The oddest feeling struck me about six months into the mission. Everything was going rather well. I was in a good area, the people were nice, and the work was successful. We were walking down 13th East back down towards our apartment in Draper, for lunch. I want to say near 126th South? It’s been a while. It’s a decently busy area and a fun hill to drive down and offers a beautiful view of Corner Canyon near where we could see the Draper Temple being constructed.

We had decided to walk up the area to some of the neighborhoods in our area to go tracting for exercise and because we wanted to save on miles for the car. As we were walking down the hill, and I looked at the temple construction site, I had this weird thought cross my mind. ‘Given your same-gender attraction, this might be the best things get for your spiritually.’ I was a temple-worthy missionary. I was as close to pure as I was ever going to reach. I had given up my normal life to do God’s work to preach, there was no greater calling, right? I had the clear and distinct wish, almost a silent prayer, that a car would jump the curb and strike me dead at that moment so I could return to heaven, clean and pure, and not ‘ruin it’ for myself after the mission.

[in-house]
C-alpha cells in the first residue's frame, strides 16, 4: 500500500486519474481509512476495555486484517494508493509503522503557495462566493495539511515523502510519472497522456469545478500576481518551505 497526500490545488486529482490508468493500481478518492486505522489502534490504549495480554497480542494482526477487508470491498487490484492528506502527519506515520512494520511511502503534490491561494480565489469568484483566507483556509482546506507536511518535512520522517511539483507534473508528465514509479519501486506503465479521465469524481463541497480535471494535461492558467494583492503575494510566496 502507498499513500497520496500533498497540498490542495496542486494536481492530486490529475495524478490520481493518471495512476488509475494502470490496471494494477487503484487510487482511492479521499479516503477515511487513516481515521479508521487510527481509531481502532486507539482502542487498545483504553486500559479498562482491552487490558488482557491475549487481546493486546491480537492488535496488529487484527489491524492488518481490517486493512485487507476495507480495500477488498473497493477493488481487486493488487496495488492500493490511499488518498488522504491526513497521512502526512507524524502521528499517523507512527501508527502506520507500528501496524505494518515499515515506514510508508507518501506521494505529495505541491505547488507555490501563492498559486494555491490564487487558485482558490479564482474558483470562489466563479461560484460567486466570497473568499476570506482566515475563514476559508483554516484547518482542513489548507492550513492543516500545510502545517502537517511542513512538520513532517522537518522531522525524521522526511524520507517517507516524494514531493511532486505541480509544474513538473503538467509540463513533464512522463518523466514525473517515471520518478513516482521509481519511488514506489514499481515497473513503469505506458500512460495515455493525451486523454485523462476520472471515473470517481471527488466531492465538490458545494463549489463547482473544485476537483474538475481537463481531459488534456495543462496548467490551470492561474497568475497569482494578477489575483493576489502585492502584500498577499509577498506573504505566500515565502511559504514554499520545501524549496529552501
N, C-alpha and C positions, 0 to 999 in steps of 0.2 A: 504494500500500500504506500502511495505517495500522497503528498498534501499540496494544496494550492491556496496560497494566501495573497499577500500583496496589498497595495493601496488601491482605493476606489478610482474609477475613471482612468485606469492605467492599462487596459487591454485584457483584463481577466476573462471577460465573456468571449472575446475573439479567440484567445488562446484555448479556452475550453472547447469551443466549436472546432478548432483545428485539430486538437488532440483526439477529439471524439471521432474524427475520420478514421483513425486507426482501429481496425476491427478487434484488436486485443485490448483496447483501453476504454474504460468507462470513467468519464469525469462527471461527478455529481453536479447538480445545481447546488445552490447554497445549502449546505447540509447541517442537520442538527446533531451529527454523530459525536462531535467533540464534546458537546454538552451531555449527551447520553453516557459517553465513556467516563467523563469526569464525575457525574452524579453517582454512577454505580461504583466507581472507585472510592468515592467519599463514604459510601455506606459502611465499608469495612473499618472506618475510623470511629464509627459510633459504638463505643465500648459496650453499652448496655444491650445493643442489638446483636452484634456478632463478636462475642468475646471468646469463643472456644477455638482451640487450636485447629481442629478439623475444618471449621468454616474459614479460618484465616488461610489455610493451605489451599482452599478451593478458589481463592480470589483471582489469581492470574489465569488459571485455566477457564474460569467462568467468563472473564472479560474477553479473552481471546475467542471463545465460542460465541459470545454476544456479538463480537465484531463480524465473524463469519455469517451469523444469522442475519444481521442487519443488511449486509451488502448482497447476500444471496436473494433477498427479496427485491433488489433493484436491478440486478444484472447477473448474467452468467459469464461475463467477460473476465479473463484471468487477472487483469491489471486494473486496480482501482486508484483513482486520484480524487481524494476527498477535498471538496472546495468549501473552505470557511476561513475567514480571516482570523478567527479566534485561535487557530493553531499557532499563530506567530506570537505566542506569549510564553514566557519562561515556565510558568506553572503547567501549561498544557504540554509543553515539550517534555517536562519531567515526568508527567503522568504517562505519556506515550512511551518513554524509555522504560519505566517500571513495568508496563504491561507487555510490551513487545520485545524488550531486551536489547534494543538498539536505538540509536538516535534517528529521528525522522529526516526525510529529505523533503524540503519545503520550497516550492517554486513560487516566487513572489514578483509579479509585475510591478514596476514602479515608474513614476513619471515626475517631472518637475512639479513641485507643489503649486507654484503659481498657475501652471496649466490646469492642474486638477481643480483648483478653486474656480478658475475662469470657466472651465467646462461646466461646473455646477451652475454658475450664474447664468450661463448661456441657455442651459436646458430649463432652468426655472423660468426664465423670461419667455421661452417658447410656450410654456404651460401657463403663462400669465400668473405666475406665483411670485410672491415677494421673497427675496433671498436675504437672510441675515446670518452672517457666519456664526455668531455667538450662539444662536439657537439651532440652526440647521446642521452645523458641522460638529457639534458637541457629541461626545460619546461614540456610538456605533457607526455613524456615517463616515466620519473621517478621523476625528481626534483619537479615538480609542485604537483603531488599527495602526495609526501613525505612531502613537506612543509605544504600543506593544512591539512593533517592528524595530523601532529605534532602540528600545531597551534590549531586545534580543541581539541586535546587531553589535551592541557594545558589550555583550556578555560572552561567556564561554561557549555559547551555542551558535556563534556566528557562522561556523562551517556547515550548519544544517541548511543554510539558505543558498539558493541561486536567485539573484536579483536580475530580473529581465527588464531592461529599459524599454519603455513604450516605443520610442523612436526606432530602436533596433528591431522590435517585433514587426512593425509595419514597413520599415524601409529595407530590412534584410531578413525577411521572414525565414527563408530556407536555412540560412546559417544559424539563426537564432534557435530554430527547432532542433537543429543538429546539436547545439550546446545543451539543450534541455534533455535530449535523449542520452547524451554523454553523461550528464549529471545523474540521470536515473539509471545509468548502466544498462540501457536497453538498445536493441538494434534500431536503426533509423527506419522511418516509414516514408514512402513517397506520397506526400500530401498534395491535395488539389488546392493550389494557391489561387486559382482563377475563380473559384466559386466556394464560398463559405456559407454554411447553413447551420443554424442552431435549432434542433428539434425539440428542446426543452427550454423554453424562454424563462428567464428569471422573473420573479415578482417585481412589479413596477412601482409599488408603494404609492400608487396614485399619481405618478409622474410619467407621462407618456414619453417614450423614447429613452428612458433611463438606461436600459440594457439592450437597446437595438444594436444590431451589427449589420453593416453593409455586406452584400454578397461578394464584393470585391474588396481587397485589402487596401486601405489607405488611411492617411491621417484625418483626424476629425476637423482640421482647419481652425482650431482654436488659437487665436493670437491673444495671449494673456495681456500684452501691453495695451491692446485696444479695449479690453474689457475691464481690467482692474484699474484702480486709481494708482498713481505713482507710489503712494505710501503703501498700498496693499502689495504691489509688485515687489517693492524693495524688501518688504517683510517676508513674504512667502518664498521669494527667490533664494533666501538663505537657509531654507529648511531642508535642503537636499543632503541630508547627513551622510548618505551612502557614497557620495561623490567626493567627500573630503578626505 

Think about that for a minute. It’s not technically a suicidal thought, as the definition of suicide implies intentional taking of one’s own life, but what would you call it? Spiritual death wish? It wasn’t isolated either, that thought would occur to me more times throughout the next eighteen months. What lead me to this?

It would be easy for me at this moment to blame the church and church teachings about worthiness, cleanliness, and the afterlife. Yet LDS belief about judgment and the afterlife is actually among the best in Christianity, in my opinion. Christ, the man who had suffered all, and knew my pain intimately, would be my judge. Someone with infinite knowledge of my life and my struggles, about my intentions and the nature of my heart, he would be the one to pass judgment on me, and I knew, according to church teachings, that I believed in a merciful, loving God and Savior. To throw the LDS church a bone, because some think that I’ve somehow made it my life’s mission to destroy it, as if I could, the church has some really great views about suicide and the afterlife, as much as is possible anyway.

Elder Jeffrey R. Holland, speaking at the funeral of a good friend who took his life, stated: